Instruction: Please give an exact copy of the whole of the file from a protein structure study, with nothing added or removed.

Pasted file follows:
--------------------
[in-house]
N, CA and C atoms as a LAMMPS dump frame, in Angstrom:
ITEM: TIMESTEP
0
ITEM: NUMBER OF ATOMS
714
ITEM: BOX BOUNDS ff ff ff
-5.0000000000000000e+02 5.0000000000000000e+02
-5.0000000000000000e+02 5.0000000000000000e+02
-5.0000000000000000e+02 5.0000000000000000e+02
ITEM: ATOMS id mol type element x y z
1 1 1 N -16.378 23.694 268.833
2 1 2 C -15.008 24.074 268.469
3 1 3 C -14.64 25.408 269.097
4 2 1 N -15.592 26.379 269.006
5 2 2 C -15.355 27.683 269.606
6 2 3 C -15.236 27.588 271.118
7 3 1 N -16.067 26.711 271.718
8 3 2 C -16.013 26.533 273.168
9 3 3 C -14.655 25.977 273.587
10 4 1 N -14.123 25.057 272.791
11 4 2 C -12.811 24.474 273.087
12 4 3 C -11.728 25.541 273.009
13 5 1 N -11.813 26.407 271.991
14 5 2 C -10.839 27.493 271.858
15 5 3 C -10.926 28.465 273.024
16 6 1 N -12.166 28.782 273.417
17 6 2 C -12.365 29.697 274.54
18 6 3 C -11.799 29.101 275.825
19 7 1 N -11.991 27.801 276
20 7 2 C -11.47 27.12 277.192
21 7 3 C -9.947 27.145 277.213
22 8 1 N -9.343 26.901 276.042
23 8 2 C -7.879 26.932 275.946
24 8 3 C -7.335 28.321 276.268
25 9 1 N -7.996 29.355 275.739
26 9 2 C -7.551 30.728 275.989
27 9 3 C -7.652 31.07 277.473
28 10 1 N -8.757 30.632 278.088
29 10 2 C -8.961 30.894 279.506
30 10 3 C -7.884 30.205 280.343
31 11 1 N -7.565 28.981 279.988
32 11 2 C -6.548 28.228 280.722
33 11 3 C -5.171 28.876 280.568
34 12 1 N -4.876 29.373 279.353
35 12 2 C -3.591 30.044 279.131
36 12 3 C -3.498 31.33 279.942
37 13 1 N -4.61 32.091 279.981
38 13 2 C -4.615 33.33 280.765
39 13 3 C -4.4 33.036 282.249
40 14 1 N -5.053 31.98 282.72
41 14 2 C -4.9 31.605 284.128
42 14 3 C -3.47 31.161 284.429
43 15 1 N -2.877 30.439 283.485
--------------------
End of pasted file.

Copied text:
[in-house]
N, CA and C atoms as a LAMMPS dump frame, in Angstrom:
ITEM: TIMESTEP
0
ITEM: NUMBER OF ATOMS
714
ITEM: BOX BOUNDS ff ff ff
-5.0000000000000000e+02 5.0000000000000000e+02
-5.0000000000000000e+02 5.0000000000000000e+02
-5.0000000000000000e+02 5.0000000000000000e+02
ITEM: ATOMS id mol type element x y z
1 1 1 N -16.378 23.694 268.833
2 1 2 C -15.008 24.074 268.469
3 1 3 C -14.64 25.408 269.097
4 2 1 N -15.592 26.379 269.006
5 2 2 C -15.355 27.683 269.606
6 2 3 C -15.236 27.588 271.118
7 3 1 N -16.067 26.711 271.718
8 3 2 C -16.013 26.533 273.168
9 3 3 C -14.655 25.977 273.587
10 4 1 N -14.123 25.057 272.791
11 4 2 C -12.811 24.474 273.087
12 4 3 C -11.728 25.541 273.009
13 5 1 N -11.813 26.407 271.991
14 5 2 C -10.839 27.493 271.858
15 5 3 C -10.926 28.465 273.024
16 6 1 N -12.166 28.782 273.417
17 6 2 C -12.365 29.697 274.54
18 6 3 C -11.799 29.101 275.825
19 7 1 N -11.991 27.801 276
20 7 2 C -11.47 27.12 277.192
21 7 3 C -9.947 27.145 277.213
22 8 1 N -9.343 26.901 276.042
23 8 2 C -7.879 26.932 275.946
24 8 3 C -7.335 28.321 276.268
25 9 1 N -7.996 29.355 275.739
26 9 2 C -7.551 30.728 275.989
27 9 3 C -7.652 31.07 277.473
28 10 1 N -8.757 30.632 278.088
29 10 2 C -8.961 30.894 279.506
30 10 3 C -7.884 30.205 280.343
31 11 1 N -7.565 28.981 279.988
32 11 2 C -6.548 28.228 280.722
33 11 3 C -5.171 28.876 280.568
34 12 1 N -4.876 29.373 279.353
35 12 2 C -3.591 30.044 279.131
36 12 3 C -3.498 31.33 279.942
37 13 1 N -4.61 32.091 279.981
38 13 2 C -4.615 33.33 280.765
39 13 3 C -4.4 33.036 282.249
40 14 1 N -5.053 31.98 282.72
41 14 2 C -4.9 31.605 284.128
42 14 3 C -3.47 31.161 284.429
43 15 1 N -2.877 30.439 283.485